Forum Replies Created
Well Dave, it didn’t feel like picking at all; don’t worry.
Perhaps the low numbers might have to do with less cuddling among “northern” people? Or they are more likely to obey new rules ? I mean, here in the Netherlands, when new rules are introduced, we tend not to say: “Agreed”. “Why?” is more likely the following question.
Perhaps the Swedisch people take their responsibility in distancing, even without new rules.
My gut feeling says the difference in numbers between countries is a cultural thing.
“while the positive tests in Netherlands (40/100k) are literally 8 times higher than they were before (5/100k).”
That is because the Netherlands did not (could not) test in the first wave. I know of many people that were ill or even died with all symptoms, but were not tested and therefore were not ill or did not die because of covid, as for the numbers.
Now in the Netherlands, everybody and his dog are tested. So it is absolutely nonsense to compare the present postitive numbers with those of the first wave.
The only accurate comparision to make is that of numbers of hospitalisation, because that are the patients who have been and are now tested.
Not even the death numbers can be compared. The first wave number of deaths is probably way higher as it already was, because of not testing. Why the death numbers are now much lower is speculation. Perhaps treatment is much better now. Perhaps the weak already died in april. Perhaps the number of (not tested) positive people in the first wave was much, much higher than it was now.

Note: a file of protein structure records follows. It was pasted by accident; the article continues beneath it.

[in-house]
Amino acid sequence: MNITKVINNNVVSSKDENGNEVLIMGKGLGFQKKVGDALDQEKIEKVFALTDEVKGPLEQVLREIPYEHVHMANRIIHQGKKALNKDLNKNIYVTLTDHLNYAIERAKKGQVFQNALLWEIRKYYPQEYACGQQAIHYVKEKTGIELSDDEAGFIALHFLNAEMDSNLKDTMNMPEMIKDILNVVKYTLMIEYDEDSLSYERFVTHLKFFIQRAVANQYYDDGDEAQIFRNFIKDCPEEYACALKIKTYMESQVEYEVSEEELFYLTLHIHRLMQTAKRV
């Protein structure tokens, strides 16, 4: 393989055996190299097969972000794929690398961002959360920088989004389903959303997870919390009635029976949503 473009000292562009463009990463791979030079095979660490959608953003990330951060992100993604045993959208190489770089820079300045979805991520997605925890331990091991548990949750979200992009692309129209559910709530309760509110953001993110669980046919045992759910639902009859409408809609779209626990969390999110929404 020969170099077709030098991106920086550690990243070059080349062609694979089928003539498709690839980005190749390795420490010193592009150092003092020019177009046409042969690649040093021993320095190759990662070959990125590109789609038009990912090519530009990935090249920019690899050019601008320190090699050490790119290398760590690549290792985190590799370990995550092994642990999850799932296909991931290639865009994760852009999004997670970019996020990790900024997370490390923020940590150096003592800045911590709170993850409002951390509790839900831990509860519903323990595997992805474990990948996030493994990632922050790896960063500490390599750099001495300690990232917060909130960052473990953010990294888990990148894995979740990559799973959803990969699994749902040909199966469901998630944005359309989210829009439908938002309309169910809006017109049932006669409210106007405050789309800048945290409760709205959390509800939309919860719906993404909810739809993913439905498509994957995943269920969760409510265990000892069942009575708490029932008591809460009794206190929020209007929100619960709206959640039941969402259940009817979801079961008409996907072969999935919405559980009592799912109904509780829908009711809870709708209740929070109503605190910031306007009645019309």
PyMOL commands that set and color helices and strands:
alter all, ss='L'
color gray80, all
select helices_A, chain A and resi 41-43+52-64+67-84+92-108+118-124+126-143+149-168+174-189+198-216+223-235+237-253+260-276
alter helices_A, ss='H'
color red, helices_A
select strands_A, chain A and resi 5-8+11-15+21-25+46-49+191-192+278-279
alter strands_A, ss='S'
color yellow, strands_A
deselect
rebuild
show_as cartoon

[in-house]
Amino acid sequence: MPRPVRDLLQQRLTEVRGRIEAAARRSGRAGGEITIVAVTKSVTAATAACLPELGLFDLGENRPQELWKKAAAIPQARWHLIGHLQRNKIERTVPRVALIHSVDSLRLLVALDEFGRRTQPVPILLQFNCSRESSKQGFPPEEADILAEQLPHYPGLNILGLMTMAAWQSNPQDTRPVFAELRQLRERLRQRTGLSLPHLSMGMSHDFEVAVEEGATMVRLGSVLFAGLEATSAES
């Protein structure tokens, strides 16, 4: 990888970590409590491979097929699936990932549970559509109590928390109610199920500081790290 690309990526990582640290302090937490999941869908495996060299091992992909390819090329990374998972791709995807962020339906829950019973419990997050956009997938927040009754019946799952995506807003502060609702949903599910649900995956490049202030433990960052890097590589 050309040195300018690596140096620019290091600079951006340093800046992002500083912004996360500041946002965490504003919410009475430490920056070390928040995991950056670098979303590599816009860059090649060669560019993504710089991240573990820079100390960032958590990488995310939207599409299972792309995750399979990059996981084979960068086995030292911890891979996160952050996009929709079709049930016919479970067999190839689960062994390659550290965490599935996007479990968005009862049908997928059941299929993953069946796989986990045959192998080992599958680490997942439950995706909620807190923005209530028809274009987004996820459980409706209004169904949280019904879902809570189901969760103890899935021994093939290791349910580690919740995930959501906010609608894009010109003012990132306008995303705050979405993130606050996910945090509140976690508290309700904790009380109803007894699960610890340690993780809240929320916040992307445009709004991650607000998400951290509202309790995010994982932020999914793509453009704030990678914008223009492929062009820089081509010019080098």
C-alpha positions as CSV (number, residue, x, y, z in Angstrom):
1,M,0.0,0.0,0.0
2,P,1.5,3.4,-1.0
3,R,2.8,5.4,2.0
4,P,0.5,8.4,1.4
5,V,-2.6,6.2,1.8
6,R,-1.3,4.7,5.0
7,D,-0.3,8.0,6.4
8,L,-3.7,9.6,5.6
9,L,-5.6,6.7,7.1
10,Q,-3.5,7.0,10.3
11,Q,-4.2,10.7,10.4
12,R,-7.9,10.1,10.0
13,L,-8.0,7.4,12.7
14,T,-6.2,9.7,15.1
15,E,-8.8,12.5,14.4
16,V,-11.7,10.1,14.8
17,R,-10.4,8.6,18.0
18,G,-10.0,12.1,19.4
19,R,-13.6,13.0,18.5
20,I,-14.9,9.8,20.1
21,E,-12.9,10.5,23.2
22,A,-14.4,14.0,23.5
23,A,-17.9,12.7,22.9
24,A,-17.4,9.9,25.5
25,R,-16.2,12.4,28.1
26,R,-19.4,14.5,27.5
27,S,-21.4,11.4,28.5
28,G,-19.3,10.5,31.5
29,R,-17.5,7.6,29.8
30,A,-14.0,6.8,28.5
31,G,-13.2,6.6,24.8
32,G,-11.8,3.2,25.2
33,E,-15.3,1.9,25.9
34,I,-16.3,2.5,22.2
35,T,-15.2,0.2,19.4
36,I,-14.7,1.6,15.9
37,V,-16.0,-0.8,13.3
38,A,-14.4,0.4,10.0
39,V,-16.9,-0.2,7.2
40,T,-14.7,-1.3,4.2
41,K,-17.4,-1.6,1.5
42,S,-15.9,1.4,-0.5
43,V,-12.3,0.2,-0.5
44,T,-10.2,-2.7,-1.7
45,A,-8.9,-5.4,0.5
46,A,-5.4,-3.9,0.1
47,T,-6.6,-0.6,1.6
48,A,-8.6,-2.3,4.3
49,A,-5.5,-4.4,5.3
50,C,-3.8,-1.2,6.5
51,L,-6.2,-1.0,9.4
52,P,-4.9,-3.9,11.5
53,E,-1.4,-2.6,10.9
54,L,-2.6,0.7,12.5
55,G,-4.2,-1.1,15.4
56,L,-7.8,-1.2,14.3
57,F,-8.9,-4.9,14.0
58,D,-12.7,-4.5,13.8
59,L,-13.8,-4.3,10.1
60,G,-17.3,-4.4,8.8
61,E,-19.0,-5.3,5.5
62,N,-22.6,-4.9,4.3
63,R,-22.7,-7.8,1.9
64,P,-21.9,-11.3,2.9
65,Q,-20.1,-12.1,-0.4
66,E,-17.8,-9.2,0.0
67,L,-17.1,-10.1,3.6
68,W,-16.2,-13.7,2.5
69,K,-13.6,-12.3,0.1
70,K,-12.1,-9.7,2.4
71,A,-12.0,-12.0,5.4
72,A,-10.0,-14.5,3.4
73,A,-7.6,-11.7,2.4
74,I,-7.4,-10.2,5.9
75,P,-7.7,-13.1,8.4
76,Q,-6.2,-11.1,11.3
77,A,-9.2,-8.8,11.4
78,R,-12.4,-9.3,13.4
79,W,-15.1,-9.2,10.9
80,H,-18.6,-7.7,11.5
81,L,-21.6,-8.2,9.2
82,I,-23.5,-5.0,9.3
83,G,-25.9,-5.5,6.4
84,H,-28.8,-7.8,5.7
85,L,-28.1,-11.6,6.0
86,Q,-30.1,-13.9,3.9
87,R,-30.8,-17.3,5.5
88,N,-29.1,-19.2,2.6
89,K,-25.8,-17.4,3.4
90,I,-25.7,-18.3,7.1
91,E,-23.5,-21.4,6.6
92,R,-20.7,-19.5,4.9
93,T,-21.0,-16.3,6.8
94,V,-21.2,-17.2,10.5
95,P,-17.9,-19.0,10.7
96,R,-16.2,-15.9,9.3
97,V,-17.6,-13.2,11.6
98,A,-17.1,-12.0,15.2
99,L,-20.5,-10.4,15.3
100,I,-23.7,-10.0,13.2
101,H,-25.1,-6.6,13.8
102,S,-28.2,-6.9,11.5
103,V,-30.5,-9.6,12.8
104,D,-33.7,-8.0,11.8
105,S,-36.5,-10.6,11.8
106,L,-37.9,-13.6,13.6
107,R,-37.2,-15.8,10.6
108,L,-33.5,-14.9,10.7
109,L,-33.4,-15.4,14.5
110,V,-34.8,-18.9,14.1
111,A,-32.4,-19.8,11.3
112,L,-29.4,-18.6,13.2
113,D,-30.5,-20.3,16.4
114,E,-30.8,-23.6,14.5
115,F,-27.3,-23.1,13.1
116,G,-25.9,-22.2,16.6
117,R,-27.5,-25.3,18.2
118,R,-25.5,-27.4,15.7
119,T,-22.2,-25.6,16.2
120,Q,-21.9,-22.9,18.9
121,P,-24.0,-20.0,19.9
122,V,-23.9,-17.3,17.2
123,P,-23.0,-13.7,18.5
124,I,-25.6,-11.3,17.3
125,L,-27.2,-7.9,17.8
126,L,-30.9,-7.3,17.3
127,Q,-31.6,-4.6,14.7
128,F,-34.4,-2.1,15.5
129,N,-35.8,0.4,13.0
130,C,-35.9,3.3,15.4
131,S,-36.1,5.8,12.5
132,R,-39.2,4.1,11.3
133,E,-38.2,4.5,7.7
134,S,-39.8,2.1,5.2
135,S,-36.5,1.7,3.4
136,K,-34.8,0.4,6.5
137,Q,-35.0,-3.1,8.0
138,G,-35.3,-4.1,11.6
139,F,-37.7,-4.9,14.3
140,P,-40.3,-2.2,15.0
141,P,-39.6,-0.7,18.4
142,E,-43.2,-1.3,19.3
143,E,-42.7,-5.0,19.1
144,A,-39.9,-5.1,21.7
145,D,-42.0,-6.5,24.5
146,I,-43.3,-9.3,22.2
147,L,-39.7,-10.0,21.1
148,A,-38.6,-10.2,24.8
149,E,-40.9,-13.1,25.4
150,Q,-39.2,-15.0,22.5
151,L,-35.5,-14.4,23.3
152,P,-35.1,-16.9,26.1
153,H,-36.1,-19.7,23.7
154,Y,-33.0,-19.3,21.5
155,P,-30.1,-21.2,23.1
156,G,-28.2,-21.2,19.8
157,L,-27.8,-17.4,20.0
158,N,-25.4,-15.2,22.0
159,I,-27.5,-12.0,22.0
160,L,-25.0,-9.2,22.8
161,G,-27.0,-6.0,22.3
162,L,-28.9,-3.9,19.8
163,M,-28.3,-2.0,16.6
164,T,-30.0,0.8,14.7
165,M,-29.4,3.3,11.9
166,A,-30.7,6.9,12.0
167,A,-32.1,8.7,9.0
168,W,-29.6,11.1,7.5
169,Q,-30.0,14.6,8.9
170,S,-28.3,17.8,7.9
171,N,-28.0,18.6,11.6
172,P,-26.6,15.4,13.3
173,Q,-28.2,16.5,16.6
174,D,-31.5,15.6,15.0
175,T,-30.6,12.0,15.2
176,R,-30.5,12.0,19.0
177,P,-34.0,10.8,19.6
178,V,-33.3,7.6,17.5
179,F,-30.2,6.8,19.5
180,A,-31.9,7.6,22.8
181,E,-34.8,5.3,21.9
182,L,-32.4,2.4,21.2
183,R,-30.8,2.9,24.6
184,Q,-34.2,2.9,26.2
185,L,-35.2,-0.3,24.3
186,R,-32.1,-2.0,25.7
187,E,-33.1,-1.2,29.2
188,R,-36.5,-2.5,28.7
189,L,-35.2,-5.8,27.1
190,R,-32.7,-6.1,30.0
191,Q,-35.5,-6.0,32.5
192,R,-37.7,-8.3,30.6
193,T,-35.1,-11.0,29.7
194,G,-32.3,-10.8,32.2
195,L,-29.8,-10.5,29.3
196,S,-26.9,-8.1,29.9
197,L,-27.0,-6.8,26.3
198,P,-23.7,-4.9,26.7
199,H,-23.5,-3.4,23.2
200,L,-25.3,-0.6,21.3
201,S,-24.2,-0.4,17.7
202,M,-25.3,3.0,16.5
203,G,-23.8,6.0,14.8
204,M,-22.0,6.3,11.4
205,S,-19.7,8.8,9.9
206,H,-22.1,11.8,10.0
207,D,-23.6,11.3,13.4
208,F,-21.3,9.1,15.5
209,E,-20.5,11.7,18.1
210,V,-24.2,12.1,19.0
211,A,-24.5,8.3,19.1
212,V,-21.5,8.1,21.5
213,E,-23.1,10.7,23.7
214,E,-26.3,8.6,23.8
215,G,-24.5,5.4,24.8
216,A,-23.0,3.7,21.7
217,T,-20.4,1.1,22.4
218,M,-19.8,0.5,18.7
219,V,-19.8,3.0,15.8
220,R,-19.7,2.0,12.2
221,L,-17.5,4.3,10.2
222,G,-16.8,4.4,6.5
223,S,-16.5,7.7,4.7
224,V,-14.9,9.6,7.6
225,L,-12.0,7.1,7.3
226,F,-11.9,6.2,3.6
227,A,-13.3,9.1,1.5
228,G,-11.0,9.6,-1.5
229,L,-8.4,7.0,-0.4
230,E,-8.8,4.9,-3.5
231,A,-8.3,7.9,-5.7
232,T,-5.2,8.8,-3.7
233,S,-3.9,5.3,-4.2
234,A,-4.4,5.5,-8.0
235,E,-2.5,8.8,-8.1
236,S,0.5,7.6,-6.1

….(lost) arts and crafts.
Heating with wood for 15 years now. Cooking for 2 years. Both wood burner and range cooker have a batch rocket conversion. Results in a very clean burn. Noisy though. I have never swept both chimneys, but they do get an annual inspection. Note that I only use very dry wood.
We still have central heating for the bathroom, waterbed and domestic hot water. I hope to have the water also heated on wood next winter, so the central heating can function as a backup.
Annual wood consumption about 10 m3. Small living quarters.
A hint when building a RMH indoors: do not use the common open fire chamber. Smoke, or worse: carbonmonoxide can blow back. Better to build the so called batch rocket. On this forum it can be found: http://donkey32.proboards.com/
Got your point. Yes that is a gasifier. Somewhere in the dungeons of PP is an article I wrote on woodgasification. Or visit my website woodgas.nl when you have questions.
You wrote: "the luxury of no choice". Guess you mean: the luxury of choice. What is wrong with choosing for voluntary poverty and exploring new directions, when the alternative is contributing to consumerism?
Modern society is like a zoo. With the difference that zoo animals are not enslaved. We are all born in this golden cage and many like it. Some of us escaped and enjoy a free, new, resilient, selfsufficient life. They will never voluntary return to the cages of the zoo. So enjoy every day. Don't be a prepper, waiting for the apocalypse. Be a selfsufficient person that enjoys his of her new life, independent of a possible collapse will occur or not. Whatever direction the future will go, I'm having a hell of a good time, having chosen for voluntary poverty…. Regards, DJ